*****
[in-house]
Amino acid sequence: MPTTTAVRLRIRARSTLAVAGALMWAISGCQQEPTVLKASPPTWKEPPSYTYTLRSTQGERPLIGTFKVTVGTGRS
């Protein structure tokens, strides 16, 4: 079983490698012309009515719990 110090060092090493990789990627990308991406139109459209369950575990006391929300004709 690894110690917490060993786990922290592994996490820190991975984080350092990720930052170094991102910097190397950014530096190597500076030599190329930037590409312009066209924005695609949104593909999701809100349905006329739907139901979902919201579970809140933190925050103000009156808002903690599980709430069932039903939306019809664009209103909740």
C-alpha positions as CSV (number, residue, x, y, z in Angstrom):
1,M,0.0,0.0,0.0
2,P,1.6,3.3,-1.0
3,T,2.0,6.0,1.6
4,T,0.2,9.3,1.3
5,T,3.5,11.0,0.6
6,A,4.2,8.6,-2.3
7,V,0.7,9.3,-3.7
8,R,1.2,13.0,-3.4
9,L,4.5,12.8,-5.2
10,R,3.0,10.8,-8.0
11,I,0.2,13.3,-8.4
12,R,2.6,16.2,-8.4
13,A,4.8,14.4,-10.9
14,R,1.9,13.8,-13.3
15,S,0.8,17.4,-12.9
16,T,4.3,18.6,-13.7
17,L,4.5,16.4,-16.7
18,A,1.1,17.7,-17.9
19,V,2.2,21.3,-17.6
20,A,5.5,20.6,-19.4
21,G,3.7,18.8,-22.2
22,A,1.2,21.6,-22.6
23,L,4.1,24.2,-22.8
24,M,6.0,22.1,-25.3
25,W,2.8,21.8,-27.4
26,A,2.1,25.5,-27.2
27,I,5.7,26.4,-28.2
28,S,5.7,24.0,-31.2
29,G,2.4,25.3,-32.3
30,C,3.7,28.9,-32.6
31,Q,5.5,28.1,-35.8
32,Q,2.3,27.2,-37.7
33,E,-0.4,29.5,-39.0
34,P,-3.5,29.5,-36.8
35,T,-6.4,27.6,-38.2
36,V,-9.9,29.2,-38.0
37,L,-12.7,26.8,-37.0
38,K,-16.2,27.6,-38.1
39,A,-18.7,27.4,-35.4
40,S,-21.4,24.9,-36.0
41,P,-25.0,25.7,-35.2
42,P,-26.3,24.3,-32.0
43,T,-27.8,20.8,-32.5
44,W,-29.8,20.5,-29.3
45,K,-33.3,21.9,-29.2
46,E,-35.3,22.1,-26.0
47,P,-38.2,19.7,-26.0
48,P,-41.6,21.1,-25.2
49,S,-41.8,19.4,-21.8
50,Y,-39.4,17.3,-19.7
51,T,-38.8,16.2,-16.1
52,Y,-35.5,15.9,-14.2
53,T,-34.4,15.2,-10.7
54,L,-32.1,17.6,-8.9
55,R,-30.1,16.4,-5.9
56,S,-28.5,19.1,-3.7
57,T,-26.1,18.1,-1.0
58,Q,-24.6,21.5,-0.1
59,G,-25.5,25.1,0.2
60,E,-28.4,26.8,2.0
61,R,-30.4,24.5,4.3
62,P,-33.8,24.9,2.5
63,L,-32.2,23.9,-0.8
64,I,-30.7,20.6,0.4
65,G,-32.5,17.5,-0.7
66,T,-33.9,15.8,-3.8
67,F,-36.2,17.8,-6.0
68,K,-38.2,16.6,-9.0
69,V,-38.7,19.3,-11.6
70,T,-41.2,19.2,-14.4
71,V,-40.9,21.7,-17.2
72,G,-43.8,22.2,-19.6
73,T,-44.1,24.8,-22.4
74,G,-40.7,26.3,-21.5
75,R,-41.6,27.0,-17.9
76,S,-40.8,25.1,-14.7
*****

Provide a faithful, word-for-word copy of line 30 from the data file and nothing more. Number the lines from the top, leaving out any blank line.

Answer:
26,A,2.1,25.5,-27.2